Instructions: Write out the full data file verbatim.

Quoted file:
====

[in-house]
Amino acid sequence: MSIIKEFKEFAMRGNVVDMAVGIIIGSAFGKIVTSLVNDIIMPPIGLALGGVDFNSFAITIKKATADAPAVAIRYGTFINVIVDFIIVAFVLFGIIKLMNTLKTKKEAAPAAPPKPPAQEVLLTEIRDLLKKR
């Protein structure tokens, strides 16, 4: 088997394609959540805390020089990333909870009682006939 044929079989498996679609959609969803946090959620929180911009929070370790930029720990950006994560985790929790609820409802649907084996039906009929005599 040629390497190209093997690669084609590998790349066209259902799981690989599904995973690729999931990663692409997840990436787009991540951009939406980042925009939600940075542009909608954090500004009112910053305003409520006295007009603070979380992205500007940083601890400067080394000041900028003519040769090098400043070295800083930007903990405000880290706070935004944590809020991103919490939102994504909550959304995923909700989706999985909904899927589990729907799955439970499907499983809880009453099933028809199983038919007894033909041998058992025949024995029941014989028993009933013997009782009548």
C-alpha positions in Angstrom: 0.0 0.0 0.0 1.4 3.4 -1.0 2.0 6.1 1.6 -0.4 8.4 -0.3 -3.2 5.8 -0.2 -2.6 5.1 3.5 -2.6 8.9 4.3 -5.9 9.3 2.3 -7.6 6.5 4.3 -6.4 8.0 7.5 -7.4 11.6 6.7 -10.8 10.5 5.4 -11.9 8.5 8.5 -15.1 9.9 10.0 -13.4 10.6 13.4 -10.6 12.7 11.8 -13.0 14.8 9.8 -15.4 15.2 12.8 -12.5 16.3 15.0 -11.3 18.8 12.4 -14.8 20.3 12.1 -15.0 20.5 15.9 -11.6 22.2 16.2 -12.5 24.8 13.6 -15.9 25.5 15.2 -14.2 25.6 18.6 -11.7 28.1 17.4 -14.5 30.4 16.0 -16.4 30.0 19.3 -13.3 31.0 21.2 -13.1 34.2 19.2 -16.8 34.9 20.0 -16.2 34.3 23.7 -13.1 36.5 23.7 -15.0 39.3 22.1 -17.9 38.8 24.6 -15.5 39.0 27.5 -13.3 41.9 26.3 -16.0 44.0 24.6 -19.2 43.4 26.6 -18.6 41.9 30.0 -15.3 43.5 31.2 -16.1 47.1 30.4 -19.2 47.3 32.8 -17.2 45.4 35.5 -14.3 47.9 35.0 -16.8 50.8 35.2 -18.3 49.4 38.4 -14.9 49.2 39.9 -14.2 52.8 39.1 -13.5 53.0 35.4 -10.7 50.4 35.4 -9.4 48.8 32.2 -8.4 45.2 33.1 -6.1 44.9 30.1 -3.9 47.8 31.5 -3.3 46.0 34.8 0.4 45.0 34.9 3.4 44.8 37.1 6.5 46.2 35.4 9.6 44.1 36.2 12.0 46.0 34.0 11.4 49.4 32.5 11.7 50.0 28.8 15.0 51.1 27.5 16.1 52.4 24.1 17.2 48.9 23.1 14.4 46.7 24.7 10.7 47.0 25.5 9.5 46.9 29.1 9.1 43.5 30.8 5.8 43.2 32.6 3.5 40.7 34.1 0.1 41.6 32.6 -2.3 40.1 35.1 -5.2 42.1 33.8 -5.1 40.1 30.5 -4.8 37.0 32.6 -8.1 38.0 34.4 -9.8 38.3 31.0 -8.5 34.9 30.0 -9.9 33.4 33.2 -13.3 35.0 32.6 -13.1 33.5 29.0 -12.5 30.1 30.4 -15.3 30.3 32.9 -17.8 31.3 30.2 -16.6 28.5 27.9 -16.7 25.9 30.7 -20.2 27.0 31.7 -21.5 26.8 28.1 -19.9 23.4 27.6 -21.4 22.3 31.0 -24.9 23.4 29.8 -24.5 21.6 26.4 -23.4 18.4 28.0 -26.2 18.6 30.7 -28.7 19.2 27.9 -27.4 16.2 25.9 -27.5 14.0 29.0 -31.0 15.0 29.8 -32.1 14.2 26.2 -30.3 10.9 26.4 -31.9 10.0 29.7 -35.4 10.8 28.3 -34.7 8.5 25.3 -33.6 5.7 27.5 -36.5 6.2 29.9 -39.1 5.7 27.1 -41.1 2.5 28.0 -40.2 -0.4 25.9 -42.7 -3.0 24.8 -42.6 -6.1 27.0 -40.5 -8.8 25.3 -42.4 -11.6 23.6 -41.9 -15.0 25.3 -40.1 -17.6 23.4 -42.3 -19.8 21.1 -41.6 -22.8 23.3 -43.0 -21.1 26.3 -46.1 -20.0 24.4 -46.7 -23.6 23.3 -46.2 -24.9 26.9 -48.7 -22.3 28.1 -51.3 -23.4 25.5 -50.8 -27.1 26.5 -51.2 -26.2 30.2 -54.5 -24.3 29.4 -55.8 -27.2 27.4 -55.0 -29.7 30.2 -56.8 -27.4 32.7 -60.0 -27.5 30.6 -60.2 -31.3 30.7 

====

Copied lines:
[in-house]
Amino acid sequence: MSIIKEFKEFAMRGNVVDMAVGIIIGSAFGKIVTSLVNDIIMPPIGLALGGVDFNSFAITIKKATADAPAVAIRYGTFINVIVDFIIVAFVLFGIIKLMNTLKTKKEAAPAAPPKPPAQEVLLTEIRDLLKKR
């Protein structure tokens, strides 16, 4: 088997394609959540805390020089990333909870009682006939 044929079989498996679609959609969803946090959620929180911009929070370790930029720990950006994560985790929790609820409802649907084996039906009929005599 040629390497190209093997690669084609590998790349066209259902799981690989599904995973690729999931990663692409997840990436787009991540951009939406980042925009939600940075542009909608954090500004009112910053305003409520006295007009603070979380992205500007940083601890400067080394000041900028003519040769090098400043070295800083930007903990405000880290706070935004944590809020991103919490939102994504909550959304995923909700989706999985909904899927589990729907799955439970499907499983809880009453099933028809199983038919007894033909041998058992025949024995029941014989028993009933013997009782009548």
C-alpha positions in Angstrom: 0.0 0.0 0.0 1.4 3.4 -1.0 2.0 6.1 1.6 -0.4 8.4 -0.3 -3.2 5.8 -0.2 -2.6 5.1 3.5 -2.6 8.9 4.3 -5.9 9.3 2.3 -7.6 6.5 4.3 -6.4 8.0 7.5 -7.4 11.6 6.7 -10.8 10.5 5.4 -11.9 8.5 8.5 -15.1 9.9 10.0 -13.4 10.6 13.4 -10.6 12.7 11.8 -13.0 14.8 9.8 -15.4 15.2 12.8 -12.5 16.3 15.0 -11.3 18.8 12.4 -14.8 20.3 12.1 -15.0 20.5 15.9 -11.6 22.2 16.2 -12.5 24.8 13.6 -15.9 25.5 15.2 -14.2 25.6 18.6 -11.7 28.1 17.4 -14.5 30.4 16.0 -16.4 30.0 19.3 -13.3 31.0 21.2 -13.1 34.2 19.2 -16.8 34.9 20.0 -16.2 34.3 23.7 -13.1 36.5 23.7 -15.0 39.3 22.1 -17.9 38.8 24.6 -15.5 39.0 27.5 -13.3 41.9 26.3 -16.0 44.0 24.6 -19.2 43.4 26.6 -18.6 41.9 30.0 -15.3 43.5 31.2 -16.1 47.1 30.4 -19.2 47.3 32.8 -17.2 45.4 35.5 -14.3 47.9 35.0 -16.8 50.8 35.2 -18.3 49.4 38.4 -14.9 49.2 39.9 -14.2 52.8 39.1 -13.5 53.0 35.4 -10.7 50.4 35.4 -9.4 48.8 32.2 -8.4 45.2 33.1 -6.1 44.9 30.1 -3.9 47.8 31.5 -3.3 46.0 34.8 0.4 45.0 34.9 3.4 44.8 37.1 6.5 46.2 35.4 9.6 44.1 36.2 12.0 46.0 34.0 11.4 49.4 32.5 11.7 50.0 28.8 15.0 51.1 27.5 16.1 52.4 24.1 17.2 48.9 23.1 14.4 46.7 24.7 10.7 47.0 25.5 9.5 46.9 29.1 9.1 43.5 30.8 5.8 43.2 32.6 3.5 40.7 34.1 0.1 41.6 32.6 -2.3 40.1 35.1 -5.2 42.1 33.8 -5.1 40.1 30.5 -4.8 37.0 32.6 -8.1 38.0 34.4 -9.8 38.3 31.0 -8.5 34.9 30.0 -9.9 33.4 33.2 -13.3 35.0 32.6 -13.1 33.5 29.0 -12.5 30.1 30.4 -15.3 30.3 32.9 -17.8 31.3 30.2 -16.6 28.5 27.9 -16.7 25.9 30.7 -20.2 27.0 31.7 -21.5 26.8 28.1 -19.9 23.4 27.6 -21.4 22.3 31.0 -24.9 23.4 29.8 -24.5 21.6 26.4 -23.4 18.4 28.0 -26.2 18.6 30.7 -28.7 19.2 27.9 -27.4 16.2 25.9 -27.5 14.0 29.0 -31.0 15.0 29.8 -32.1 14.2 26.2 -30.3 10.9 26.4 -31.9 10.0 29.7 -35.4 10.8 28.3 -34.7 8.5 25.3 -33.6 5.7 27.5 -36.5 6.2 29.9 -39.1 5.7 27.1 -41.1 2.5 28.0 -40.2 -0.4 25.9 -42.7 -3.0 24.8 -42.6 -6.1 27.0 -40.5 -8.8 25.3 -42.4 -11.6 23.6 -41.9 -15.0 25.3 -40.1 -17.6 23.4 -42.3 -19.8 21.1 -41.6 -22.8 23.3 -43.0 -21.1 26.3 -46.1 -20.0 24.4 -46.7 -23.6 23.3 -46.2 -24.9 26.9 -48.7 -22.3 28.1 -51.3 -23.4 25.5 -50.8 -27.1 26.5 -51.2 -26.2 30.2 -54.5 -24.3 29.4 -55.8 -27.2 27.4 -55.0 -29.7 30.2 -56.8 -27.4 32.7 -60.0 -27.5 30.6 -60.2 -31.3 30.7 